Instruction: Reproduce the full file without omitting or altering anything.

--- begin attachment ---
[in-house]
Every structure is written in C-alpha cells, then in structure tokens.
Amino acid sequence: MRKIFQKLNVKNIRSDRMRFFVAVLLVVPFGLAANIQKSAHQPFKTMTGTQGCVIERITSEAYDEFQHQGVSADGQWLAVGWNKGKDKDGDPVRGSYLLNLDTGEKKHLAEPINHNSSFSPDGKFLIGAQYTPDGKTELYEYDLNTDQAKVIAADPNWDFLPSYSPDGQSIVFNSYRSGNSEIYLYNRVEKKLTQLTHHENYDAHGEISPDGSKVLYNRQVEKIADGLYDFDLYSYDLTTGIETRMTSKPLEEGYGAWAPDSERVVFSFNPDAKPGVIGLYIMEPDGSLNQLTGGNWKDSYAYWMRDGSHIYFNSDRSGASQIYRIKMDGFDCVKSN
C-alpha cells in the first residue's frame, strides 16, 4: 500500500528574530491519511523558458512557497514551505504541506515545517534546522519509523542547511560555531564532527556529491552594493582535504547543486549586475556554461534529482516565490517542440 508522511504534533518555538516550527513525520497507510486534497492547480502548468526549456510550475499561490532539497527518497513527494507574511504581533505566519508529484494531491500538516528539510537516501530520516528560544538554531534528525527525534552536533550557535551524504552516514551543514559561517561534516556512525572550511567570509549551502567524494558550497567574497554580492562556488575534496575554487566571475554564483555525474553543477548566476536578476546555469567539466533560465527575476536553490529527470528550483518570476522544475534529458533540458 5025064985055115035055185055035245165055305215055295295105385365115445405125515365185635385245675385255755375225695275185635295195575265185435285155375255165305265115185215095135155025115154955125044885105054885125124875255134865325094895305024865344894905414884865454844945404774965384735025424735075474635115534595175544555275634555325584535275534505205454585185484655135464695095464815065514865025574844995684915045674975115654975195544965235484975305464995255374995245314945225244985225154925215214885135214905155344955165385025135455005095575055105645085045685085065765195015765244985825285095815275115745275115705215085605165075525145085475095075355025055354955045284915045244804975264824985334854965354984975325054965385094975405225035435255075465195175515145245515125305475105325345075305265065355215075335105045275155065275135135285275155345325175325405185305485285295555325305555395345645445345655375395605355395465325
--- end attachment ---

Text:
[in-house]
Every structure is written in C-alpha cells, then in structure tokens.
Amino acid sequence: MRKIFQKLNVKNIRSDRMRFFVAVLLVVPFGLAANIQKSAHQPFKTMTGTQGCVIERITSEAYDEFQHQGVSADGQWLAVGWNKGKDKDGDPVRGSYLLNLDTGEKKHLAEPINHNSSFSPDGKFLIGAQYTPDGKTELYEYDLNTDQAKVIAADPNWDFLPSYSPDGQSIVFNSYRSGNSEIYLYNRVEKKLTQLTHHENYDAHGEISPDGSKVLYNRQVEKIADGLYDFDLYSYDLTTGIETRMTSKPLEEGYGAWAPDSERVVFSFNPDAKPGVIGLYIMEPDGSLNQLTGGNWKDSYAYWMRDGSHIYFNSDRSGASQIYRIKMDGFDCVKSN
C-alpha cells in the first residue's frame, strides 16, 4: 500500500528574530491519511523558458512557497514551505504541506515545517534546522519509523542547511560555531564532527556529491552594493582535504547543486549586475556554461534529482516565490517542440 508522511504534533518555538516550527513525520497507510486534497492547480502548468526549456510550475499561490532539497527518497513527494507574511504581533505566519508529484494531491500538516528539510537516501530520516528560544538554531534528525527525534552536533550557535551524504552516514551543514559561517561534516556512525572550511567570509549551502567524494558550497567574497554580492562556488575534496575554487566571475554564483555525474553543477548566476536578476546555469567539466533560465527575476536553490529527470528550483518570476522544475534529458533540458 5025064985055115035055185055035245165055305215055295295105385365115445405125515365185635385245675385255755375225695275185635295195575265185435285155375255165305265115185215095135155025115154955125044885105054885125124875255134865325094895305024865344894905414884865454844945404774965384735025424735075474635115534595175544555275634555325584535275534505205454585185484655135464695095464815065514865025574844995684915045674975115654975195544965235484975305464995255374995245314945225244985225154925215214885135214905155344955165385025135455005095575055105645085045685085065765195015765244985825285095815275115745275115705215085605165075525145085475095075355025055354955045284915045244804975264824985334854965354984975325054965385094975405225035435255075465195175515145245515125305475105325345075305265065355215075335105045275155065275135135285275155345325175325405185305485285295555325305555395345645445345655375395605355395465325